My friend, who am I to teach you? Much depends on our willingness to be accountable to what we have learned. I teach what I know to be true to those I lead. If my inexperience causes others to stumble, I strive to correct my error and demonstrate integrity. What qualifies you to teach? You are willing to be accountable to what you have known and to the brothers and sisters you are on the job with. If there are 25 firemen or 1300, what does it matter? Where a lack of leadership exists, the void will be filled. You step in the gap. Step in with integrity, those who follow will see it for what it is..those who won’t lead their people to succeed will not have the honor of being followed. …don’t worry about your time on the job, if it was going to be an issue, you would not have asked the question..

  • H. Babler says:

    Cap.
    Hope you are surviving the winter well, just checking in on you I have missed reading your thoughts and opinions on the fire service. Stay warm this winter!

  • Rick Kolomay says:

    Captain Fleagle, your article on the “Burden” was excellent. I have just experienced something that I knew was coming, but didn’t know when . . . “retirement”. It wasn’t my financial planner or wife who helped me figure out my retirement plan, it was my body. Degenerative joint disease or “wear and tear” arthritis, osteoarthritis (OA) of the lower back is the most common chronic condition of the joints. It occurs when the cartilage or cushion between joints breaks down leading to pain, stiffness and swelling. pain. Then a total hip replacement of the right hip from falls, and years later a total shoulder replacement from SCBA, more falls, and ladder bails that ended it all last December. So after being introduced to the fire service by going to calls on a 1954 Mack engine in ‘downtown’ Chicago with my dad at the age of 6, then dreaming of being a firefighter through college, and finally passing the tests and being accepted to serve was a dream of a “lifetime” being answered. A “lifetime” . . . of Brotherhood, promotions, sacrifices, the education, training, drilling, fitness for longevity, hits of adrenaline, sleepless nights, the kitchen table, roll calls, arguments, pranks and laughs, and the pride of it all . . . then suddenly it’s over. What was such an important part of one’s life is suddenly gone. You can visit, but you can never go back. As grateful as I am to have not been severely injured or killed over 37 years of service as so many of our Brothers and Sisters have, I have learned to dislike the term “retirement”. So many who have retired that had given so much of themselves now have the ability to rest and tend to their worn body parts, but they can also help so many active personnel with their experiences to continue that “lifetime” of devotion, brotherhood, and pride by having “a cup”, sit in on a drill, or instruct a formal training session. Remember your department retirees, for they may not be the ‘fountain of youth’ but they can be a ‘fountain of experience & knowledge’! So the “Burden” remains in many of us, we just don’t always know how to work with it when that time comes to put our helmet on the shelf – forever. Thank you Capt. for this opportunity to reach out to our Brothers and Sisters.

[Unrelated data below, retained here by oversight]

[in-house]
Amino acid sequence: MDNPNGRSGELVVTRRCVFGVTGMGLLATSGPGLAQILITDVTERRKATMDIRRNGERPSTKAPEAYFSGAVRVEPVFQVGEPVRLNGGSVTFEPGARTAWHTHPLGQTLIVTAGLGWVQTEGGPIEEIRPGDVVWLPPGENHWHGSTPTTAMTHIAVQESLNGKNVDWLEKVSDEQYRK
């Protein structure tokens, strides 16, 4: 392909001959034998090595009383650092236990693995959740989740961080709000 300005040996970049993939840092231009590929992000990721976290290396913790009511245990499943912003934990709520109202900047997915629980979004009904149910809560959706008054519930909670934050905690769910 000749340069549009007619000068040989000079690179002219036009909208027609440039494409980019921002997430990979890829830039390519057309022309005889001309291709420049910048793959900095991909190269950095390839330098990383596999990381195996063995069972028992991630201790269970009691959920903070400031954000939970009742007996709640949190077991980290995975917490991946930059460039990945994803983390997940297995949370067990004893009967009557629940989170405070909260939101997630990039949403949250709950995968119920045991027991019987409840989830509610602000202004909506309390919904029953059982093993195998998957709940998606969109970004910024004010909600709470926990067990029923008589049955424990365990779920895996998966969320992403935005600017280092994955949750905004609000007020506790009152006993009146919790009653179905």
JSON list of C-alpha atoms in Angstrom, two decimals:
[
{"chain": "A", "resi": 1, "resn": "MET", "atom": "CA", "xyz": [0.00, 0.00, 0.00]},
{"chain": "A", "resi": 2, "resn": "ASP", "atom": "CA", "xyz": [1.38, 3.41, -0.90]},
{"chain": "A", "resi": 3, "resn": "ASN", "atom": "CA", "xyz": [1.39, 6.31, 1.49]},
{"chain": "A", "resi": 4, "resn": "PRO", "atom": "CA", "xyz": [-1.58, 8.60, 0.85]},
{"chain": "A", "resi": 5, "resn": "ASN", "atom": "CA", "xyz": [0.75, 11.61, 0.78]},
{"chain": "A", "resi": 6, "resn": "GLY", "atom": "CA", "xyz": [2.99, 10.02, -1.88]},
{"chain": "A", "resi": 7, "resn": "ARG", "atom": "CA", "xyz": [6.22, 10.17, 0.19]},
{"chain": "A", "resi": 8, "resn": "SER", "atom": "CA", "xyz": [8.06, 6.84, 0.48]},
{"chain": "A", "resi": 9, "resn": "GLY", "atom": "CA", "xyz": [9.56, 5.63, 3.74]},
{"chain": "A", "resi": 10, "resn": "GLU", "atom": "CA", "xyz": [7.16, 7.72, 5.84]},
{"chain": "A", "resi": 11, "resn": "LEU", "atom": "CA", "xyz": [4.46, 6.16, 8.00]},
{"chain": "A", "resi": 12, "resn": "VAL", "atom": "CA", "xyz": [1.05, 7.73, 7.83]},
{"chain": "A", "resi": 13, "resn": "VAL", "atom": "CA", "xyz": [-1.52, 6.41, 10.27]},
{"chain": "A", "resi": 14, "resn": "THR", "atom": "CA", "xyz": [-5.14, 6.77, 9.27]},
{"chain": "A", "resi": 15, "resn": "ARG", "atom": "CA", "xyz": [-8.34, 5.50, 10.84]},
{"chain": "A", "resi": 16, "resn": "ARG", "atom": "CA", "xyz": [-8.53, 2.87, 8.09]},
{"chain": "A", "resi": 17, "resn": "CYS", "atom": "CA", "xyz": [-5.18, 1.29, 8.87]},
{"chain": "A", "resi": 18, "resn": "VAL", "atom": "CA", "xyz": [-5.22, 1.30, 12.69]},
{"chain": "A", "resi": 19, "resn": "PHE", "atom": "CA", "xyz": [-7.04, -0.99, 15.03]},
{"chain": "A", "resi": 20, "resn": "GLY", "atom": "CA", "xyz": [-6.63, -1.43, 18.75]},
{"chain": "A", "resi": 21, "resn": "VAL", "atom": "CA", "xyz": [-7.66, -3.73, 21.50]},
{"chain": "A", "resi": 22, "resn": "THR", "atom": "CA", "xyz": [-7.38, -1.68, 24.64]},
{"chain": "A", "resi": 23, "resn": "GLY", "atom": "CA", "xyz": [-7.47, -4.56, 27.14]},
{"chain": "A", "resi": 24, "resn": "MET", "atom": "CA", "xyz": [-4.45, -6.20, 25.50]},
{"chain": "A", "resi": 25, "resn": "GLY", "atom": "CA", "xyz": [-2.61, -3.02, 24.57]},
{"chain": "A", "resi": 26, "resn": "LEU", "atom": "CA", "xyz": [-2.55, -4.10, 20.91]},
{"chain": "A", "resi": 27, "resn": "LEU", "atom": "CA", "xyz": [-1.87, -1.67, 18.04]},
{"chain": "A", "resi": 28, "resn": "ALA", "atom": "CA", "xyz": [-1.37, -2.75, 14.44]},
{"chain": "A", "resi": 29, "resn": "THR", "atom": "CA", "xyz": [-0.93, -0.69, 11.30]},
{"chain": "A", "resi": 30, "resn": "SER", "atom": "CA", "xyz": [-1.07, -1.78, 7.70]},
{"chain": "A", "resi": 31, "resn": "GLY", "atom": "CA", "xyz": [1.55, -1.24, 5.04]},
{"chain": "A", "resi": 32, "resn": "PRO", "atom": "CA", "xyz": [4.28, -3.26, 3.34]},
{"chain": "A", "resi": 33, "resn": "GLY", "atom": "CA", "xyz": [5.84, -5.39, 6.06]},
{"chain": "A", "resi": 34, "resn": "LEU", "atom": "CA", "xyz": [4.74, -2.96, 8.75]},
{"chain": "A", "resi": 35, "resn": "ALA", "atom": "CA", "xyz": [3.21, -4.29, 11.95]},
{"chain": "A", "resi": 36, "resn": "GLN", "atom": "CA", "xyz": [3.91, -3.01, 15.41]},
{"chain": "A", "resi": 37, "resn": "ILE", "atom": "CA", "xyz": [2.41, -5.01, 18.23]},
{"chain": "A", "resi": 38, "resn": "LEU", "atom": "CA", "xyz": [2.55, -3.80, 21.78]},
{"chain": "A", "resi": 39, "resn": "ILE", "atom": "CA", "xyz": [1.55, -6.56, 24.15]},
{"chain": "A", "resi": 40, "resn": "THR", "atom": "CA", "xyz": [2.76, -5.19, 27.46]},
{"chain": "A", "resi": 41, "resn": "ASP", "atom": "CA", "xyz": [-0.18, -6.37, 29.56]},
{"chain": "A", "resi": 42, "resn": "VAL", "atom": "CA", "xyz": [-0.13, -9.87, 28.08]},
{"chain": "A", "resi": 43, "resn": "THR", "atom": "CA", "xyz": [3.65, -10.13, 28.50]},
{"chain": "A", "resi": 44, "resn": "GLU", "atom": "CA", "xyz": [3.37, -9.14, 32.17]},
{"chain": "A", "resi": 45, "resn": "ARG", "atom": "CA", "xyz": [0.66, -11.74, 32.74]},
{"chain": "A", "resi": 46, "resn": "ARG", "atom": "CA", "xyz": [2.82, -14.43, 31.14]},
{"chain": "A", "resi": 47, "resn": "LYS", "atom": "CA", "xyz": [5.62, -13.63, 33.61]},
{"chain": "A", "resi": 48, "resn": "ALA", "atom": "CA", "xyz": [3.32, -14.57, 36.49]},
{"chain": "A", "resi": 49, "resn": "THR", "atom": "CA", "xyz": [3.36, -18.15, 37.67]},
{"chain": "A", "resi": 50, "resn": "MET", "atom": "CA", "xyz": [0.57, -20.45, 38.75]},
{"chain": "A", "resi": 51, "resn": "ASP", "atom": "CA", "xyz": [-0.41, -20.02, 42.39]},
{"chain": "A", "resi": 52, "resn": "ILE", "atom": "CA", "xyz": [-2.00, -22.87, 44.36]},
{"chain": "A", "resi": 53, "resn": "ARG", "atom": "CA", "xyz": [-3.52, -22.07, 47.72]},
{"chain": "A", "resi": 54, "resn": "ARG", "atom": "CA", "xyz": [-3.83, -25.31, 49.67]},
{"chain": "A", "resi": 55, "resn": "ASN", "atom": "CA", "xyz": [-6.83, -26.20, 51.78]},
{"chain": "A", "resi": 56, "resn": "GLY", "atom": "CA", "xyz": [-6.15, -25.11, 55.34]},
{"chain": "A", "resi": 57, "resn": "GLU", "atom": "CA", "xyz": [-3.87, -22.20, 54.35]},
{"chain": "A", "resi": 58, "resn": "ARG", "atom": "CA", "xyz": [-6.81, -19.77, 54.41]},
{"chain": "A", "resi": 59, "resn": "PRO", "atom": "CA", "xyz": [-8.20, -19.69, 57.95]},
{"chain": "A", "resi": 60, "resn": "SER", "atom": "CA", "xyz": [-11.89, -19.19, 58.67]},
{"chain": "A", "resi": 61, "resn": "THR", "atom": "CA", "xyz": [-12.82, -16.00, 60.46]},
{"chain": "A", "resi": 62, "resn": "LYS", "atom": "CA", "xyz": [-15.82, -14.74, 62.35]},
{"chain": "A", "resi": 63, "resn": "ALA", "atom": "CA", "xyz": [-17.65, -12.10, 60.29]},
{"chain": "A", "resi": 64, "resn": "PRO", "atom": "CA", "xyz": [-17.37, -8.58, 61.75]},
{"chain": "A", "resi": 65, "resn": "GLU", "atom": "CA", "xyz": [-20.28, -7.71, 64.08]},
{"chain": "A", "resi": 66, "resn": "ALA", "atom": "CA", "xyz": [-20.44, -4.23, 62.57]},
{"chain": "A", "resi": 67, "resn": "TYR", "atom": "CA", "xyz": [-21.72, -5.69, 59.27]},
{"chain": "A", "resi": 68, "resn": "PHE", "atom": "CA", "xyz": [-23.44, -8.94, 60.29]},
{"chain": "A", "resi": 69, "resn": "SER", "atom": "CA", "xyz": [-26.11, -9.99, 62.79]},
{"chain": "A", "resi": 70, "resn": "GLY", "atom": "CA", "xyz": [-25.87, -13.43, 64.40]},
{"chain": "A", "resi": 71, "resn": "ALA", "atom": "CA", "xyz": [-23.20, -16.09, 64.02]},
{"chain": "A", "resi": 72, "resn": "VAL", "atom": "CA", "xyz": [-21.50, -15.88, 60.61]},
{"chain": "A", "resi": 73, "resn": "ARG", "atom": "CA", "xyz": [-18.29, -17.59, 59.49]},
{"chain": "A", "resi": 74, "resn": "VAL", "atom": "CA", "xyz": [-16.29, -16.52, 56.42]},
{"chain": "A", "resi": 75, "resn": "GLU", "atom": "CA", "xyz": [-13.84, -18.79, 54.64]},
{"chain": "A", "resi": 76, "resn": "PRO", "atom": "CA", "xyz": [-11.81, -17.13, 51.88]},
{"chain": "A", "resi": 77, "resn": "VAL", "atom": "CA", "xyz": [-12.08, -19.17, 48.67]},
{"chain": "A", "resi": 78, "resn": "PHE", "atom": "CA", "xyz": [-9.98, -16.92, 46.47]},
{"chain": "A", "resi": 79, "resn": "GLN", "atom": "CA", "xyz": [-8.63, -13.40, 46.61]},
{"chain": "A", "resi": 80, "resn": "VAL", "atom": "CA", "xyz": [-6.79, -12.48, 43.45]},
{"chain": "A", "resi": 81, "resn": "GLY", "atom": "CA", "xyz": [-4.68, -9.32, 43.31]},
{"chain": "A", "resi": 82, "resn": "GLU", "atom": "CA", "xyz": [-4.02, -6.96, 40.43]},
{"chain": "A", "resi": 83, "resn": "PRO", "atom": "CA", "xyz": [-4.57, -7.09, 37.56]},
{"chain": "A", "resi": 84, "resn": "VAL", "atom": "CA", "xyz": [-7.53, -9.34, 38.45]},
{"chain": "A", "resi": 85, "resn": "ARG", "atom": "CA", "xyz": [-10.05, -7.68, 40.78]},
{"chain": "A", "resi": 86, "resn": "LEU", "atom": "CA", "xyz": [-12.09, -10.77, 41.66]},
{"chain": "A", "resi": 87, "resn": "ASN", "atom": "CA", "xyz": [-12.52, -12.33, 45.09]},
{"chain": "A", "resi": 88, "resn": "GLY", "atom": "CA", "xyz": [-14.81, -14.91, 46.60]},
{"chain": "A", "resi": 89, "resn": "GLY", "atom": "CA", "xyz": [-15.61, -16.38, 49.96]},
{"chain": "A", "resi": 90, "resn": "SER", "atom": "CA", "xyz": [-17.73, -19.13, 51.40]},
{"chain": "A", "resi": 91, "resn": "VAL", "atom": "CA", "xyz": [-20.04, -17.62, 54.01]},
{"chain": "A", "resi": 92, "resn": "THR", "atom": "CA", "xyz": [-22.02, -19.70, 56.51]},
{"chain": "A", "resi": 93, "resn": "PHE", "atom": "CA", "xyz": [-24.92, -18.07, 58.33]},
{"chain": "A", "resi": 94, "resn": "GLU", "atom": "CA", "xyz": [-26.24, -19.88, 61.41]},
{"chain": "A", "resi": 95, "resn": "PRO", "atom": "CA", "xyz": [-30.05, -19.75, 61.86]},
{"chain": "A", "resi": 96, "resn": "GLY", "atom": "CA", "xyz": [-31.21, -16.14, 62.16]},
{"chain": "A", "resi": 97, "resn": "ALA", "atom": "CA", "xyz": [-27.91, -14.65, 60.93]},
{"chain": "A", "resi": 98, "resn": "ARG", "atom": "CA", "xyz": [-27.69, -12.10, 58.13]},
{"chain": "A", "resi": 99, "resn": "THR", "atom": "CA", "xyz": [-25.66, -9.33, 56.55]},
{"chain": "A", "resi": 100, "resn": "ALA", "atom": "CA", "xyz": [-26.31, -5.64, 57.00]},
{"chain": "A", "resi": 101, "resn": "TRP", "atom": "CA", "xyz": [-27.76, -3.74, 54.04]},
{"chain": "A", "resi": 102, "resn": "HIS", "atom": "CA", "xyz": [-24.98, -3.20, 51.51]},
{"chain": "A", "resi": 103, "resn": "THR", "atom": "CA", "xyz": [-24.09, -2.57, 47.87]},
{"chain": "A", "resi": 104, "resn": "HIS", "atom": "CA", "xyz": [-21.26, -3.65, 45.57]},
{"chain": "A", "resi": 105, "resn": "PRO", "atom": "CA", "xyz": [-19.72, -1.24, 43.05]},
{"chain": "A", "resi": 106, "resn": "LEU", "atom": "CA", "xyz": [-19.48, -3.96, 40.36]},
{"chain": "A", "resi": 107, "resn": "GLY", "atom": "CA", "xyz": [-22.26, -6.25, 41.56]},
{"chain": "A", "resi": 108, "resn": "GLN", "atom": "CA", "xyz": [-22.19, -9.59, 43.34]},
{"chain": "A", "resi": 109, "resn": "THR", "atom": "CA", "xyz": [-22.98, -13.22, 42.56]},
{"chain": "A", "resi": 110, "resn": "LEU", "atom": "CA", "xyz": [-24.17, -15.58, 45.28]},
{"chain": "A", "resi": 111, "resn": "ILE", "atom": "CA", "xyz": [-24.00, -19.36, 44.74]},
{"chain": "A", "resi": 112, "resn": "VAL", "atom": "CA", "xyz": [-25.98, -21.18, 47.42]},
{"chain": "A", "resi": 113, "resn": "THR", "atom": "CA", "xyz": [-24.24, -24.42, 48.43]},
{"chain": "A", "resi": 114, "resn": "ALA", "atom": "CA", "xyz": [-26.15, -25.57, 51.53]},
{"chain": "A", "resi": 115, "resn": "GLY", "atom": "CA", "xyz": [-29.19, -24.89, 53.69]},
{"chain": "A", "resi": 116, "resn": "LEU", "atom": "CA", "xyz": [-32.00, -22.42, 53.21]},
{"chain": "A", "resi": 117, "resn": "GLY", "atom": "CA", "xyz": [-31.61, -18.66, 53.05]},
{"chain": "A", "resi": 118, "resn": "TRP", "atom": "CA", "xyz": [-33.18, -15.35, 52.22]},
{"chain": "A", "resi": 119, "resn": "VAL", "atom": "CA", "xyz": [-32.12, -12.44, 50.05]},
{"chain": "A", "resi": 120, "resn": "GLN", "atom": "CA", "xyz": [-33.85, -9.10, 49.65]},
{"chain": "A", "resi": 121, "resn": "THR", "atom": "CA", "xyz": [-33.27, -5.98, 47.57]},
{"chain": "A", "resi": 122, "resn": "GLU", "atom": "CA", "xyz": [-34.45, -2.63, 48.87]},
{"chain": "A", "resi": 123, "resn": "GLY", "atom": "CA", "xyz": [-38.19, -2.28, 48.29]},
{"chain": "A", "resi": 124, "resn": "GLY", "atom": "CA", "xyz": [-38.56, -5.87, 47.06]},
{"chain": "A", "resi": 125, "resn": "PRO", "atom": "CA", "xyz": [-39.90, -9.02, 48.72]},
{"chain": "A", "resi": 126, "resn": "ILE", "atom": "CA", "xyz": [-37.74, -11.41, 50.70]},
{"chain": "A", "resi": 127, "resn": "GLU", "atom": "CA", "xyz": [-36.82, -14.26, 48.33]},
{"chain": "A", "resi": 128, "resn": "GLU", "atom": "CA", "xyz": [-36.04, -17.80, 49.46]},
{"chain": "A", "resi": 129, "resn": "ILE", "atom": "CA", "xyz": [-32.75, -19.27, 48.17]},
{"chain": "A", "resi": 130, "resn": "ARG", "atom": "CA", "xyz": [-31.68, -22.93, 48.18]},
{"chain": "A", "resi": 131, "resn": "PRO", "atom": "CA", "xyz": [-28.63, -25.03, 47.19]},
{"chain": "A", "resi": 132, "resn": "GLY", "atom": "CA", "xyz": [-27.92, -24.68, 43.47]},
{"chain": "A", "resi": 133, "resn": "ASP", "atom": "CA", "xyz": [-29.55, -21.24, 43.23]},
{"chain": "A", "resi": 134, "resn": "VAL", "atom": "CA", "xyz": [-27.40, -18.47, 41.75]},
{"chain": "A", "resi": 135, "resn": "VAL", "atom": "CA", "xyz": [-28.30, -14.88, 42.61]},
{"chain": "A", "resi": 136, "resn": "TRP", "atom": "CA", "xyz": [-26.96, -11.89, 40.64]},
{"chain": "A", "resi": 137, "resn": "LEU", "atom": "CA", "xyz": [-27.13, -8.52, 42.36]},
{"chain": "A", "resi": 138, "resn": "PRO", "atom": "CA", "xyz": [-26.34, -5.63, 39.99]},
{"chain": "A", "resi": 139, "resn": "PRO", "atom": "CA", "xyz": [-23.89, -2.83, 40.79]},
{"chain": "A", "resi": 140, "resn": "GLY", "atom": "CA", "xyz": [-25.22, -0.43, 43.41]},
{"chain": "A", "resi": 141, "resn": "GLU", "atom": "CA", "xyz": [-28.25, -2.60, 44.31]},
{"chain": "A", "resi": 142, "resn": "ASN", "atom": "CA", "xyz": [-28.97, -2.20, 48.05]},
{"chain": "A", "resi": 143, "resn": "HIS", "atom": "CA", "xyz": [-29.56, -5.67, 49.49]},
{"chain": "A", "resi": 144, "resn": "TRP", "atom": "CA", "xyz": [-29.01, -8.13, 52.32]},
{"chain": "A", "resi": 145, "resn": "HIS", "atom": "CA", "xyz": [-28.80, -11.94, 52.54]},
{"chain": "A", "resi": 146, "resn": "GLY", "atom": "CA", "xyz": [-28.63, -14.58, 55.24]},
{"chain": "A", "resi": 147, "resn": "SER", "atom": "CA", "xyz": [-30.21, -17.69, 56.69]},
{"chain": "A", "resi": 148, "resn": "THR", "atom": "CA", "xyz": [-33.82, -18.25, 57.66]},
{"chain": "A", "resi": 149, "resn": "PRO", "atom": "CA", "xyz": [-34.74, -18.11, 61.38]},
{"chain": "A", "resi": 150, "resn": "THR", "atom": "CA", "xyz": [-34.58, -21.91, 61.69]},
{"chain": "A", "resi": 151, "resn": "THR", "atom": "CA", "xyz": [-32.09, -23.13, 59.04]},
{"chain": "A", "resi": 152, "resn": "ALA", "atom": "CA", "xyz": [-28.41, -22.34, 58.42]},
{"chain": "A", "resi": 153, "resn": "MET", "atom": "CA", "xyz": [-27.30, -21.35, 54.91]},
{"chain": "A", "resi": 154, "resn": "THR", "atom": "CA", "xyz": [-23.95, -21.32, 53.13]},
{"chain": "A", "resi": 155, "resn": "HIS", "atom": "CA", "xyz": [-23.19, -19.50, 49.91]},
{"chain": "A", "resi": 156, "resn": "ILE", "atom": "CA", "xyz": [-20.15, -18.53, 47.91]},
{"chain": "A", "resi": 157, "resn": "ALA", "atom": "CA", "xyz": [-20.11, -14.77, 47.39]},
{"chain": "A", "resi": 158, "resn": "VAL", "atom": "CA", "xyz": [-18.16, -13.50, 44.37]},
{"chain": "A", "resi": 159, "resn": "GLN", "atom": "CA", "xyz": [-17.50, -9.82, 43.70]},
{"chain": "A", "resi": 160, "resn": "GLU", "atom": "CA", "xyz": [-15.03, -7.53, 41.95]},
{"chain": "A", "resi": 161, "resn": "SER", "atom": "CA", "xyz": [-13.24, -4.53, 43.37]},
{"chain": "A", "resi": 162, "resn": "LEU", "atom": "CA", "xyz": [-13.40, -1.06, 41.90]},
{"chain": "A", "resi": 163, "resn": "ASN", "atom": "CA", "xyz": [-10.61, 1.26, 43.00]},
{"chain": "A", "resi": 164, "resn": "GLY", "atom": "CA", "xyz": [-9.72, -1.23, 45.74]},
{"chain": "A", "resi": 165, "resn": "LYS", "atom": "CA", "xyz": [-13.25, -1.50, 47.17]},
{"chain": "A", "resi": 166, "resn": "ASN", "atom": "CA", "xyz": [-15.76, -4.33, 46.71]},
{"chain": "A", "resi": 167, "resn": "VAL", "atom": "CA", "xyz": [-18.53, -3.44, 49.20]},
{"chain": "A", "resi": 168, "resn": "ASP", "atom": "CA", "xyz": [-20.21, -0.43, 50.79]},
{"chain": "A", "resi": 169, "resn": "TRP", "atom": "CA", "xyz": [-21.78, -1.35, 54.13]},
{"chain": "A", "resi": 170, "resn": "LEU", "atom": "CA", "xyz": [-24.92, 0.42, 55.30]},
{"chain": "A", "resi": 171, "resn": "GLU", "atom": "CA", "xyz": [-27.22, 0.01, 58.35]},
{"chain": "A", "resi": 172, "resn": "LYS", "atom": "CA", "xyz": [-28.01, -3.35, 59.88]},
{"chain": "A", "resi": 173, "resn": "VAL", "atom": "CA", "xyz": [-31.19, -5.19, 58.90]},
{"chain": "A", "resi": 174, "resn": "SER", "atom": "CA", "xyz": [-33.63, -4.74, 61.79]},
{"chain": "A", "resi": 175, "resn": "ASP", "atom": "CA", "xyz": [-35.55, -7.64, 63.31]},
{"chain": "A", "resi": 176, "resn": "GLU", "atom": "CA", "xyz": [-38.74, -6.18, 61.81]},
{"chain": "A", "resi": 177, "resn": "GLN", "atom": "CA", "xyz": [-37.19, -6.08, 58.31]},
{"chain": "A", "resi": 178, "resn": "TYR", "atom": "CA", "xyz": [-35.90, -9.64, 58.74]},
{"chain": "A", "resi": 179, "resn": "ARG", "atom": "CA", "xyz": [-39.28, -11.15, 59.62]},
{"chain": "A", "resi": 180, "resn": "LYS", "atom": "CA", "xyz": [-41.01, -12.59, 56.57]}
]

• Ben Fleagle says:

      Chief,

      So true.n The older I get, the closer those clouds appear on the horizon. My body hurts, sometimes my brain hurts. And then my soul. My salute to you for stepping into that void. There are others who hang on far too long. I hope to have the courage to do the same as you when the time arrives. I always tell the boys to knock each other over when the retiree comes by. Get him a cup, make room in the day for him. Someday it’ll be me..
      Thanks for honoring me with visit, brother! So very honored!